Soon after, Edge Games published an "open letter" on its website claiming that several of the statements in the Eurogamer article were false.[17] Mobigames' lawyers issued a response to the effect that the Eurogamer article is accurate and that Edge Games's rebuttal is false, and state that they are gathering evidence to demonstrate that communications Edge Games claims, in its rebuttal, to have made did not actually occur.[18]

The game was eventually put back on the App Store in UK and US markets on October 7, 2009, under the title Edge by Mobigame. Speaking with Kotaku, Papazian said, "on the legal side, (Langdell) cannot claim anything against "Edge by Mobigame" and Apple knows that, so we hope everything will be alright now."[19]

On November 26, 2009, Edge by Mobigame was again removed from the App Store.[20] An unnamed Edge Games representative stated "Adding 'by Mobigame' was determined not to get around infringement." [21] On December 1, 2009, the game returned to the App Store under the name Edgy,[22] but Mobigame soon removed it for fear that Langdell would use the legal precedent in his legal battle against EA.[23]

In May 2010, Edge by Mobigames had returned at a $0.99(USD) price point under the name Edge. MobiGame had the following to say regarding the ongoing legal battle:

Thanks to us the word "edge" is now free to exist on the App Store like on any other marketplace, and games like Mirror's Edge, Shadow Edge, Killer Edge Racing or Edge by Mobigame can live on our iDevices.


In 2001, Edge sought revocation of Namco's United Kingdom trademark "SOULEDGE" (for the game, Soul Edge) for reasons including an alleged similarity between the EDGE and SOULEDGE marks. The opposition failed on all grounds. Nevertheless, Namco had already decided to use the name "Soul Blade" in the United States and Europe to avoid potential complications.[25]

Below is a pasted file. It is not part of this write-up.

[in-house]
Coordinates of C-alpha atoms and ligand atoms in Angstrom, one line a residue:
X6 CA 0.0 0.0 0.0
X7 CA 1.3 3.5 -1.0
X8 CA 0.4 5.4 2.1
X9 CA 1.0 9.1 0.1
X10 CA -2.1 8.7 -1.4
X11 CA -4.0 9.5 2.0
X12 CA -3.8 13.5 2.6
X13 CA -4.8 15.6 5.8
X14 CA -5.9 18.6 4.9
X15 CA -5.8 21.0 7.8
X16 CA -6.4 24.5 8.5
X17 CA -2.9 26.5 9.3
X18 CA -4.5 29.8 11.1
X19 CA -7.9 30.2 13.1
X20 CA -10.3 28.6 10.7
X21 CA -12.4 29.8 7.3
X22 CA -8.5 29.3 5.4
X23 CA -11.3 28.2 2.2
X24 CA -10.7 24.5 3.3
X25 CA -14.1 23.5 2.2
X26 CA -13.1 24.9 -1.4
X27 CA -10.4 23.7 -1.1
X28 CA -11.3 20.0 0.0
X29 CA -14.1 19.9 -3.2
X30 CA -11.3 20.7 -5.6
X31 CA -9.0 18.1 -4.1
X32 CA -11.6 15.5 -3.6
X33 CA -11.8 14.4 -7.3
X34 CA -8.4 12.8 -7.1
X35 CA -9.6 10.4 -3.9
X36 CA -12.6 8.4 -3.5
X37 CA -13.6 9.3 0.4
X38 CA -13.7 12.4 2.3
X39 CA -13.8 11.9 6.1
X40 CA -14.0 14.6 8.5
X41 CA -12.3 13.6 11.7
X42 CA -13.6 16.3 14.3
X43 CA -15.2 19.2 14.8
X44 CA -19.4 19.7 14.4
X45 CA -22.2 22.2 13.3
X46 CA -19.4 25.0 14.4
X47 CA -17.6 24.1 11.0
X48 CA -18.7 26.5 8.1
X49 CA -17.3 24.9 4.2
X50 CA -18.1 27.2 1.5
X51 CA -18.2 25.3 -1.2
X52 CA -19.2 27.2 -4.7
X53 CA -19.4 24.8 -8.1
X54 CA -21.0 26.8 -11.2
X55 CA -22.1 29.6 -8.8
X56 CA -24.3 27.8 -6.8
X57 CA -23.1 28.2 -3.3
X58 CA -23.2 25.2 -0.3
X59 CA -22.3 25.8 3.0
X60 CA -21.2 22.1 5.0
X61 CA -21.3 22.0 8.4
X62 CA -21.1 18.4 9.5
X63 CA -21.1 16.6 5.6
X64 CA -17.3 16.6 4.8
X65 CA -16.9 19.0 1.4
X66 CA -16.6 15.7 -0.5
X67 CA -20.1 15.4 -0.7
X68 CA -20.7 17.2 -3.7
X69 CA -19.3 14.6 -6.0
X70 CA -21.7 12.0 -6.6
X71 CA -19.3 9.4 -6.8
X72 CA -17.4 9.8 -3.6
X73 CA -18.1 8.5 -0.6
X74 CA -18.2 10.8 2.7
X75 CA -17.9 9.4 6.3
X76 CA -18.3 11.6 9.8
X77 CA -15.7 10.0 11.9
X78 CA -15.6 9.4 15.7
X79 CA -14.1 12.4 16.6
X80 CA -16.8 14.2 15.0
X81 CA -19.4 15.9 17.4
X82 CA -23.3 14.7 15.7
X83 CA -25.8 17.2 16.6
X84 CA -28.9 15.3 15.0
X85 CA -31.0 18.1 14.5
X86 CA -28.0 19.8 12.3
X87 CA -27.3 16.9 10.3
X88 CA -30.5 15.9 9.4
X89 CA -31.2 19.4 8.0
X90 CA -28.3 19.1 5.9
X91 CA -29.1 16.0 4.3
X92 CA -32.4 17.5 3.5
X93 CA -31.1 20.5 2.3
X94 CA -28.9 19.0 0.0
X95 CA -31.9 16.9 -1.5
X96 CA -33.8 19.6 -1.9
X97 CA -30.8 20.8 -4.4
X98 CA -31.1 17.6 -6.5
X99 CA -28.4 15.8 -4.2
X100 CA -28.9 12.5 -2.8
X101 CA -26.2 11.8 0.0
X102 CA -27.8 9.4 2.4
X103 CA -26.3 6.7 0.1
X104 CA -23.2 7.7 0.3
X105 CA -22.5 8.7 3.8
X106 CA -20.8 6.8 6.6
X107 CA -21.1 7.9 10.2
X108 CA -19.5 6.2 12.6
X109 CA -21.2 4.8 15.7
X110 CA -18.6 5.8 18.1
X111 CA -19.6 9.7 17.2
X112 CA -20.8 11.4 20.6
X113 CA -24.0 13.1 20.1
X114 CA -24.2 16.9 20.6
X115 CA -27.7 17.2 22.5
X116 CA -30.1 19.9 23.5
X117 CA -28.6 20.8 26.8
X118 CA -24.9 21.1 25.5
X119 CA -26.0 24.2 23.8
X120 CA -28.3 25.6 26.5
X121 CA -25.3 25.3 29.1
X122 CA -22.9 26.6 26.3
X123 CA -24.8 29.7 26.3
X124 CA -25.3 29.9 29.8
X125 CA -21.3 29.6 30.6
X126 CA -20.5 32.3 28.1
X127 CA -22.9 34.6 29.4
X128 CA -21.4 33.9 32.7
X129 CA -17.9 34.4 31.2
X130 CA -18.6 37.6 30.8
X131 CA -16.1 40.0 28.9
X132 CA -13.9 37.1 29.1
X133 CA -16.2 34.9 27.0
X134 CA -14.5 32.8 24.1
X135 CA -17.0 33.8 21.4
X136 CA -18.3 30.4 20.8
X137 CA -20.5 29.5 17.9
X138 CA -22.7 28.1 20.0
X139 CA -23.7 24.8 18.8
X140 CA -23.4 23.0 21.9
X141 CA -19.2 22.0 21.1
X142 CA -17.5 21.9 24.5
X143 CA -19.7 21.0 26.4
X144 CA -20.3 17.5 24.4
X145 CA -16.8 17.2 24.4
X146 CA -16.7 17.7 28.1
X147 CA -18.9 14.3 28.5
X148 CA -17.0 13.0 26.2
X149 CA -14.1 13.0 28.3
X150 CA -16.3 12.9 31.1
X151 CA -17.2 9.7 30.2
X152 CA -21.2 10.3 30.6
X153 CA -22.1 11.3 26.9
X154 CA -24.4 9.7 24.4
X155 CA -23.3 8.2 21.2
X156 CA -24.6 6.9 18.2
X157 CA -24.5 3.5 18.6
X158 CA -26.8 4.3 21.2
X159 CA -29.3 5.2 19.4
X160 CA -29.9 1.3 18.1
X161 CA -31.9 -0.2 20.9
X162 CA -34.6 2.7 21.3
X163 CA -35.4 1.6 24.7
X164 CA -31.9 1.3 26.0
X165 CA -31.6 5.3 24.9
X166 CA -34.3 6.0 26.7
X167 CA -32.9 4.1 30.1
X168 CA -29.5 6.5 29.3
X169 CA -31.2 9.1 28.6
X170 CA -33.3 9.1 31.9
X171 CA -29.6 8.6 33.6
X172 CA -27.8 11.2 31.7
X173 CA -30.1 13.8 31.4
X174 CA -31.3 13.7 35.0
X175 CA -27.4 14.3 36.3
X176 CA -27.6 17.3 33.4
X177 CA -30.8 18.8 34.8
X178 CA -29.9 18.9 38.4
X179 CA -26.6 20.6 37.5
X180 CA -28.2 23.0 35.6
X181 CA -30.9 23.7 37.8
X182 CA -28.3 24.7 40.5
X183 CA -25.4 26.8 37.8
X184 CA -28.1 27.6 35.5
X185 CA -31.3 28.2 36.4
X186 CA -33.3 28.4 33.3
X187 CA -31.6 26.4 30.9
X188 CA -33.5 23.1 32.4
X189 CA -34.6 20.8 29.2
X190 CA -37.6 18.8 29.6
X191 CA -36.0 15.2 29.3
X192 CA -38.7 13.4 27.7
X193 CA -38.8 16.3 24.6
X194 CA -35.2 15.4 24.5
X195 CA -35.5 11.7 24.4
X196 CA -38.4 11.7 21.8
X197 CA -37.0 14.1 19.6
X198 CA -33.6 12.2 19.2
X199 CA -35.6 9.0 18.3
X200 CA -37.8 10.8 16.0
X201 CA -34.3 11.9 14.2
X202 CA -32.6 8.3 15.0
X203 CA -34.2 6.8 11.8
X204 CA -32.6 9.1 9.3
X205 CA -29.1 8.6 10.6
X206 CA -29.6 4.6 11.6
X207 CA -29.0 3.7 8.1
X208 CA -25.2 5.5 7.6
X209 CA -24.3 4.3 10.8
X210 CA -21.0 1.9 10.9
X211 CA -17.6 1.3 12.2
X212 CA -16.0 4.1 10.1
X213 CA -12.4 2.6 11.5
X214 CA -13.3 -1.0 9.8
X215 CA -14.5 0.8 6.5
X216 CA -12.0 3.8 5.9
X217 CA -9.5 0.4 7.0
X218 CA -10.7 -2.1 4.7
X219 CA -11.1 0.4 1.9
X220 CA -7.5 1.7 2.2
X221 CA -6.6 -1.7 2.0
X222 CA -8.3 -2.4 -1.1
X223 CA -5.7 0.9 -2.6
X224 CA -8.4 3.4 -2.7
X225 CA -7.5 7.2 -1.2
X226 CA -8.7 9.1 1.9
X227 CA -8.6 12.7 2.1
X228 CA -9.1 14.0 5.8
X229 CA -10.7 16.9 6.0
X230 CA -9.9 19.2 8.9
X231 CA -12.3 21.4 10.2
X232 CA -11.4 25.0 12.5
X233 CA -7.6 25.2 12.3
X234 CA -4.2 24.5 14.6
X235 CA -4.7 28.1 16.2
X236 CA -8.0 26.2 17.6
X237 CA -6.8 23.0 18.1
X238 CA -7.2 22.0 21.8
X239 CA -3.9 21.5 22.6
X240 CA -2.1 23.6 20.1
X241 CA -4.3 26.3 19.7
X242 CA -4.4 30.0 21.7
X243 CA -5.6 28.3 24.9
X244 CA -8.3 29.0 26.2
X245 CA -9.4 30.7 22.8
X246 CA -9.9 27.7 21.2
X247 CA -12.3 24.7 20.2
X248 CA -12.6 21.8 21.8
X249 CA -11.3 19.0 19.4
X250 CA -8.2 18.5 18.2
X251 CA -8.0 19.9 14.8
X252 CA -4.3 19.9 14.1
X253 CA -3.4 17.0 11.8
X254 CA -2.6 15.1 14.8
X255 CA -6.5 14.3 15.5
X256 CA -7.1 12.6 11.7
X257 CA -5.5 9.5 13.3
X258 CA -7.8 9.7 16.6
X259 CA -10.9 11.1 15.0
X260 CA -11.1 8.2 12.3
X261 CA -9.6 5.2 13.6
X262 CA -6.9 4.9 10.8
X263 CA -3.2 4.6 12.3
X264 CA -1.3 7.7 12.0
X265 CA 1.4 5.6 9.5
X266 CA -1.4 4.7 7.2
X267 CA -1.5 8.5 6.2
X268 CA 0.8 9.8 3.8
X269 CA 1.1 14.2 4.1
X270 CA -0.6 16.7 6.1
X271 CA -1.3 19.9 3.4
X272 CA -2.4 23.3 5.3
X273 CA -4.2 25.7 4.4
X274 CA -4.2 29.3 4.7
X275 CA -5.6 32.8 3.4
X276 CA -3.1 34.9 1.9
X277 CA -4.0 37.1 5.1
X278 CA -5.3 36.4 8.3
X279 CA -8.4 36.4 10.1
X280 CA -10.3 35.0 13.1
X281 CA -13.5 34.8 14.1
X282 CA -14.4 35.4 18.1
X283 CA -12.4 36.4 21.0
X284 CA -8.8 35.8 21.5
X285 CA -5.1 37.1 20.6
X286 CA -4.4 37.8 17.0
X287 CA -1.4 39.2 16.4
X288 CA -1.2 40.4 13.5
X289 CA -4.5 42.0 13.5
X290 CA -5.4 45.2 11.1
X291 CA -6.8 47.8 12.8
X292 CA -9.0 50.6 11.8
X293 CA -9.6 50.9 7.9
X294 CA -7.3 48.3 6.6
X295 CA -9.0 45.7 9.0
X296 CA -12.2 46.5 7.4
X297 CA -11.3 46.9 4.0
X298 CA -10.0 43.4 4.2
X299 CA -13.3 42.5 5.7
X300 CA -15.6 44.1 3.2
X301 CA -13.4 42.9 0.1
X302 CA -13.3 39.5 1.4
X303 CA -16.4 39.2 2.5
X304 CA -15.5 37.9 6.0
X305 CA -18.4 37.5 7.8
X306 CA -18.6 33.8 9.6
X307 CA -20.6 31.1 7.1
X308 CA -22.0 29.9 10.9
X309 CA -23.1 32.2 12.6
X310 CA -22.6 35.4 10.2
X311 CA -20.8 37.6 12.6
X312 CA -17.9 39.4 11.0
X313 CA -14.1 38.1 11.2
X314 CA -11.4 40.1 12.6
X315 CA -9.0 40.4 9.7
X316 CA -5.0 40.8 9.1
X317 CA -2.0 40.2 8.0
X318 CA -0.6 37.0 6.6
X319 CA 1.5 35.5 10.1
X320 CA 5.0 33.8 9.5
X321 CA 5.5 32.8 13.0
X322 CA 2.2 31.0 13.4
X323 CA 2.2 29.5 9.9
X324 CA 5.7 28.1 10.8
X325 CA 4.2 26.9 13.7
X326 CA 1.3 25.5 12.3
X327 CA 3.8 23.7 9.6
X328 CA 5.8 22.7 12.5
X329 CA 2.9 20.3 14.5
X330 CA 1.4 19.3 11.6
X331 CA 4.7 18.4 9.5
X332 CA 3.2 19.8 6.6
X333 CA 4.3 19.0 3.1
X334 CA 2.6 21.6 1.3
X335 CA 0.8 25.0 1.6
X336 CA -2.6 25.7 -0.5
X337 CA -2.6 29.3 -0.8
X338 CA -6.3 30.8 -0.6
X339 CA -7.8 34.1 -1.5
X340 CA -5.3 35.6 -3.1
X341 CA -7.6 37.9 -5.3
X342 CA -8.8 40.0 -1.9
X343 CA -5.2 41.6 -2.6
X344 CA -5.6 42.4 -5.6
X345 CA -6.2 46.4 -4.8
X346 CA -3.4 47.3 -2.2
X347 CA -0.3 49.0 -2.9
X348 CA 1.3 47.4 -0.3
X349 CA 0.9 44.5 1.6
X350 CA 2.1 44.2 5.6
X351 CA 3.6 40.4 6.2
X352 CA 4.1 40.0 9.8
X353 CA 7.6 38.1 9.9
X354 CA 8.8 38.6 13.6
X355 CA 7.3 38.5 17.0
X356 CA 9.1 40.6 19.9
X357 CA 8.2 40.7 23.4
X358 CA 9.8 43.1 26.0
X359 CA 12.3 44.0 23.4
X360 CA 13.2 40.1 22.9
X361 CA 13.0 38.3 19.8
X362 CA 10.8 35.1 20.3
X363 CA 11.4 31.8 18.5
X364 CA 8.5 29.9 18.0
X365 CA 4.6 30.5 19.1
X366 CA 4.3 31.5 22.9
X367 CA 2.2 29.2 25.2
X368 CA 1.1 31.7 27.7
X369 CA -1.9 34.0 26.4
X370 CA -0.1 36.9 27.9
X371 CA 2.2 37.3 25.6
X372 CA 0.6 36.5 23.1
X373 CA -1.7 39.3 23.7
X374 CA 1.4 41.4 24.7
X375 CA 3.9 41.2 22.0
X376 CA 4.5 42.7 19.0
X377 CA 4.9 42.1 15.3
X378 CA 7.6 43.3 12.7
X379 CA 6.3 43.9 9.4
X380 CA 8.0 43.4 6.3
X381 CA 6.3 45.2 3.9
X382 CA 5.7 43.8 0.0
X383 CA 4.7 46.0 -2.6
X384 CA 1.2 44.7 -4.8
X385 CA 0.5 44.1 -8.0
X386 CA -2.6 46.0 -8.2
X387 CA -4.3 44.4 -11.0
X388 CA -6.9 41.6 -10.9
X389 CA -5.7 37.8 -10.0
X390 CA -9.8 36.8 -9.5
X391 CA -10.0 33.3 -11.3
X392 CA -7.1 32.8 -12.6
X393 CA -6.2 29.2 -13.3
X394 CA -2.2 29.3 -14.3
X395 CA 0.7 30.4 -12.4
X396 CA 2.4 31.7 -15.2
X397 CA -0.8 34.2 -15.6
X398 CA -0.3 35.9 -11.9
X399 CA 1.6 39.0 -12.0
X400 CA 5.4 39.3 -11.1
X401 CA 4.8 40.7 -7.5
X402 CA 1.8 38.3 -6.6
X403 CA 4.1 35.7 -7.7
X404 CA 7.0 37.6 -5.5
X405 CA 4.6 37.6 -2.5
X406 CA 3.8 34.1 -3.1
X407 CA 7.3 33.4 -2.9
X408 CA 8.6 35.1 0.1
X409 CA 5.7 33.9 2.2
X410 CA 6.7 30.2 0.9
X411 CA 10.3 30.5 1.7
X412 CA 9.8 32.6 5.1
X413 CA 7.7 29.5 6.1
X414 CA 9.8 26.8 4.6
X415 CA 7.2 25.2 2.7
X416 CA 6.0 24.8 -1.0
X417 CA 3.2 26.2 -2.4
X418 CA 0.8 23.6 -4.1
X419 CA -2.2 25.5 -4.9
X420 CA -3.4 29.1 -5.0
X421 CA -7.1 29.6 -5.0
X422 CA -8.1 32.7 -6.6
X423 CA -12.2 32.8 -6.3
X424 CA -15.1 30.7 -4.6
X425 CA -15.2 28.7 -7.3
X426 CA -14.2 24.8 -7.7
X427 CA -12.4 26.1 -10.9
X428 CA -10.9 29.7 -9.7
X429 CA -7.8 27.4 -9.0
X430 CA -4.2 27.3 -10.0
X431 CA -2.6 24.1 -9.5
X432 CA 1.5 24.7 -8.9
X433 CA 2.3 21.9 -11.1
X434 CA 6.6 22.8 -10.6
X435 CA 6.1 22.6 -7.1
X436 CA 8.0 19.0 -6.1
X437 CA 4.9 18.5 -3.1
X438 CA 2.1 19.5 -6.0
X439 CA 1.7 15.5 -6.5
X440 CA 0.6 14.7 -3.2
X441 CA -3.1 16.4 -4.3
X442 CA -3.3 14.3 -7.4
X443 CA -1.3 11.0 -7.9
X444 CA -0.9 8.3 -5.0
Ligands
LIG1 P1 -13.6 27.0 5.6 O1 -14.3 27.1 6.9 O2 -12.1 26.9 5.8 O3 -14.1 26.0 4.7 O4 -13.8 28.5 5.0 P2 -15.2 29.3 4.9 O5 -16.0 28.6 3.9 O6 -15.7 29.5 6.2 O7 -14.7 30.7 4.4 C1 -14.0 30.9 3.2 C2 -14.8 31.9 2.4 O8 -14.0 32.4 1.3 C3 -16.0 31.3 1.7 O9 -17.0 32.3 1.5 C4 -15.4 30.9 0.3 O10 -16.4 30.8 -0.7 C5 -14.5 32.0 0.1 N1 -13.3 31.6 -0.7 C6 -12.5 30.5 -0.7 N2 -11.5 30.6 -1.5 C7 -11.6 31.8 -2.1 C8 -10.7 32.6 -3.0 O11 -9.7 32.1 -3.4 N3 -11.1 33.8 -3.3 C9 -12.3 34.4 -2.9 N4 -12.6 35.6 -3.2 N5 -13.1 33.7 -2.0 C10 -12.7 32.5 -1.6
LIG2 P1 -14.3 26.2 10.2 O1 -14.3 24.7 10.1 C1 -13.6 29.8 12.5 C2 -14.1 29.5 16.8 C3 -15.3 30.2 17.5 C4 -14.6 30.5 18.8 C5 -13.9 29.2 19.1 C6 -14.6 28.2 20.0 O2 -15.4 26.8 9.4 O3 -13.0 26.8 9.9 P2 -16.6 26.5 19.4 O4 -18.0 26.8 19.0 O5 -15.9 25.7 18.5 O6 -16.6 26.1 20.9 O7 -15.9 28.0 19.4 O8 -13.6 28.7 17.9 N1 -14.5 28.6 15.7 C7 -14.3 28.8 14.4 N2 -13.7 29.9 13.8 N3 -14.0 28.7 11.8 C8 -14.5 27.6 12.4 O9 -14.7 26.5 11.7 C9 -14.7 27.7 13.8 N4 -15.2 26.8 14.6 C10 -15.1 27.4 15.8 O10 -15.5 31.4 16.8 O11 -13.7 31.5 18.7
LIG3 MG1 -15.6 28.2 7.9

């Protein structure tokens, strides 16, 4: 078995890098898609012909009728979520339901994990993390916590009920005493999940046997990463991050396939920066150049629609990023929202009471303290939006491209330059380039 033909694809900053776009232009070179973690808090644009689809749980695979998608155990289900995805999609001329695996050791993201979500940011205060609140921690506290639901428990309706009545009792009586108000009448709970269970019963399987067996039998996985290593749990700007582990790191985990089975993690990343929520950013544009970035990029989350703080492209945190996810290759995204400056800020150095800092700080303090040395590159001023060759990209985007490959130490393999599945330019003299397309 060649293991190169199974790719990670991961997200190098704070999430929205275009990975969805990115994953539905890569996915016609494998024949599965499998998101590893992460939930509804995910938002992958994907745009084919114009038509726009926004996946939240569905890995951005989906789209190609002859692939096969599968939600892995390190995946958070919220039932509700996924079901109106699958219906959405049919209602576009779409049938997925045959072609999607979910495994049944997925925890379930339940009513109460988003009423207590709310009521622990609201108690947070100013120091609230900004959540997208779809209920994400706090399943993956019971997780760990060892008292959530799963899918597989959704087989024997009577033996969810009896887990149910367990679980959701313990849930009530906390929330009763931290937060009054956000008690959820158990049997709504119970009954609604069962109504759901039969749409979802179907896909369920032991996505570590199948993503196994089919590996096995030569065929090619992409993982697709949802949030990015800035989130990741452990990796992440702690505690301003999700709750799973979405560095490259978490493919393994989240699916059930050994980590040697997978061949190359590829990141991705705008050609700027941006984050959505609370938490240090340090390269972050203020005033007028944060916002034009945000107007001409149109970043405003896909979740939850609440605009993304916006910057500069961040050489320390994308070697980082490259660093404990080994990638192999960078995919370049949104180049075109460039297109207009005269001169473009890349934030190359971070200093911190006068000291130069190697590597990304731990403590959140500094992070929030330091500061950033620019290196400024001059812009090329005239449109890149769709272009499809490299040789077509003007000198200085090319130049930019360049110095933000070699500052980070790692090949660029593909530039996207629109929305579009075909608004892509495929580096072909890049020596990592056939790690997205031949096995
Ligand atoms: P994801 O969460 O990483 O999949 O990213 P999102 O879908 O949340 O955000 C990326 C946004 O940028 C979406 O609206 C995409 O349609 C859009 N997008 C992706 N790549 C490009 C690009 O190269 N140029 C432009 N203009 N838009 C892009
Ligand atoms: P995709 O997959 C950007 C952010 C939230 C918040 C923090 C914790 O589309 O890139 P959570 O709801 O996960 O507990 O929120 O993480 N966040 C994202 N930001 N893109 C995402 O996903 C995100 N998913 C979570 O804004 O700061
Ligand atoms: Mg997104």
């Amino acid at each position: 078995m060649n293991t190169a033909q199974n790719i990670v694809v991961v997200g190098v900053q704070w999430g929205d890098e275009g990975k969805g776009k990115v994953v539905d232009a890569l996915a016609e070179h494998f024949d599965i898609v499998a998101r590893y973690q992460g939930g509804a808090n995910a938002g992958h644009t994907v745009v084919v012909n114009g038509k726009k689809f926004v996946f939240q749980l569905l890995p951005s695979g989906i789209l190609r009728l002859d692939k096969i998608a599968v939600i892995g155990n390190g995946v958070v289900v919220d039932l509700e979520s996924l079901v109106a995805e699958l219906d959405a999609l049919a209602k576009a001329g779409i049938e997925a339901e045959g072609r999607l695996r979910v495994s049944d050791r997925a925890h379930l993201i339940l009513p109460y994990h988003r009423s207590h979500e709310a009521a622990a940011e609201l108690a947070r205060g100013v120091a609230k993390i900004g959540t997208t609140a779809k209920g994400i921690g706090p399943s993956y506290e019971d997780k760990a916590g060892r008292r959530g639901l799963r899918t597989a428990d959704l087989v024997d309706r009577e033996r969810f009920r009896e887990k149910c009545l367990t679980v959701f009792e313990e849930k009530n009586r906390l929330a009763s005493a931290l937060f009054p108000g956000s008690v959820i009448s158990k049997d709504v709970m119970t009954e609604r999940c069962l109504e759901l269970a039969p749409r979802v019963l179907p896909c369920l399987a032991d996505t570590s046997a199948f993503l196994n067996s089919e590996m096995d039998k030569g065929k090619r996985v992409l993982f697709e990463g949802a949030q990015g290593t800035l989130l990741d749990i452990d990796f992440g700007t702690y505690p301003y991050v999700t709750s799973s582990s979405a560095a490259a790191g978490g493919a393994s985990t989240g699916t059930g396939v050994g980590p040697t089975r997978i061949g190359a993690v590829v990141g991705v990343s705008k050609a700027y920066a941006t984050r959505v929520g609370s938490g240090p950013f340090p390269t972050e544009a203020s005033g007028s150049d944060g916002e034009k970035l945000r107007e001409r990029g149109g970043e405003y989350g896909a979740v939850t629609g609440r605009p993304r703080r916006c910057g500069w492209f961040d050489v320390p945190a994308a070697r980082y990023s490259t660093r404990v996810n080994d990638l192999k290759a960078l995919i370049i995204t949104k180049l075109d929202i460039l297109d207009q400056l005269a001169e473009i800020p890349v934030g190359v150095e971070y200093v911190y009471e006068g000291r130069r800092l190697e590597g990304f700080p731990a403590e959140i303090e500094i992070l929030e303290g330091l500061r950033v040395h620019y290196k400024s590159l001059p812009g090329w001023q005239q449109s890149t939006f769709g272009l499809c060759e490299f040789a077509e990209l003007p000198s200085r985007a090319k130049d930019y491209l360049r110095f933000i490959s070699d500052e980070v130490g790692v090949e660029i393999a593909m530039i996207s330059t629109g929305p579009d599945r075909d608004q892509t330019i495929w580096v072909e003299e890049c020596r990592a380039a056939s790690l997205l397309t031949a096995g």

In March 2009, Cybernet Systems Corporation filed a lawsuit in Federal court against Edge.[26] In the suit, Cybernet states that they were contacted by Tim Langdell beginning in January 2009 and that he asserted his ownership of the term "Edge." The suit also alleges that Langdell asserted his right to have the trademark for Cybernet's "Edge of Extinction" game assigned to Edge Games, and his further right to require Cybernet to enter into a paid license agreement with him due to their use of the name. Cybernet refused, and when Langdell threatened a lawsuit, Cybernet instead filed suit against Edge.[27] "Edge of Extinction" was released in 2001, and is no longer an active game.[28][29]

As of June 1, 2009, Edge Games applied for a US trademark for the phrase, "Edge of Twilight."[30] This is the name of an upcoming steampunk fantasy game that has been in development by Fuzzyeyes Studios for at least two years.[31][32]

In addition, Edge has been a plaintiff in lawsuits with New World Computing over their title Planet's Edge,[33] Marvel Entertainment over their titles Cutting Edge, Double Edge, and Over the Edge,[34][35] Sony Entertainment over their PlayStation Edge,[36] Edge Tech Corporation over their "The Edge" hardware,[37] and John Coates over his EdgeGamers online community.[38] Edge's website also claims that the aforementioned Marvel comics, the movie The Edge, the videogame Cross Edge and the UK magazine Edge were all released under license from Edge Games, though it isn't clear what, if any, involvement Edge or Langdell had in these products.[39]

Call for Removal from IGDA Board

In July 2009, members of the IGDA began circulation of a petition calling for a special meeting of the membership to vote on the removal of Langdell from that organization's board of directors citing, among other things, his use of his position on the IGDA to "work directly against the mission of the organization."[40][41] In late August, the IGDA announced that a special meeting of the membership would be held on October 3, the sole purpose of which was to vote on whether Langdell should be removed,[42] and on August 31, 2009, Langdell resigned from the IGDA board.[43] Langdell had served on the board since March 2009.[42]


  1. 1.0 1.1 Charny, Ben (September 29, 2009). EA Gets Aggressive In 'Edge' Trademark Spat With Game Maker. NASDAQ. Retrieved on 2009-09-30.
  3. Yu, Derek (July 18, 2009). Tim Langdell and Edge Games. The Independent Gaming Source. Retrieved on 2009-07-18.
  4. Game Browser: Edge, The. Moby Games. Retrieved on 2009-07-29.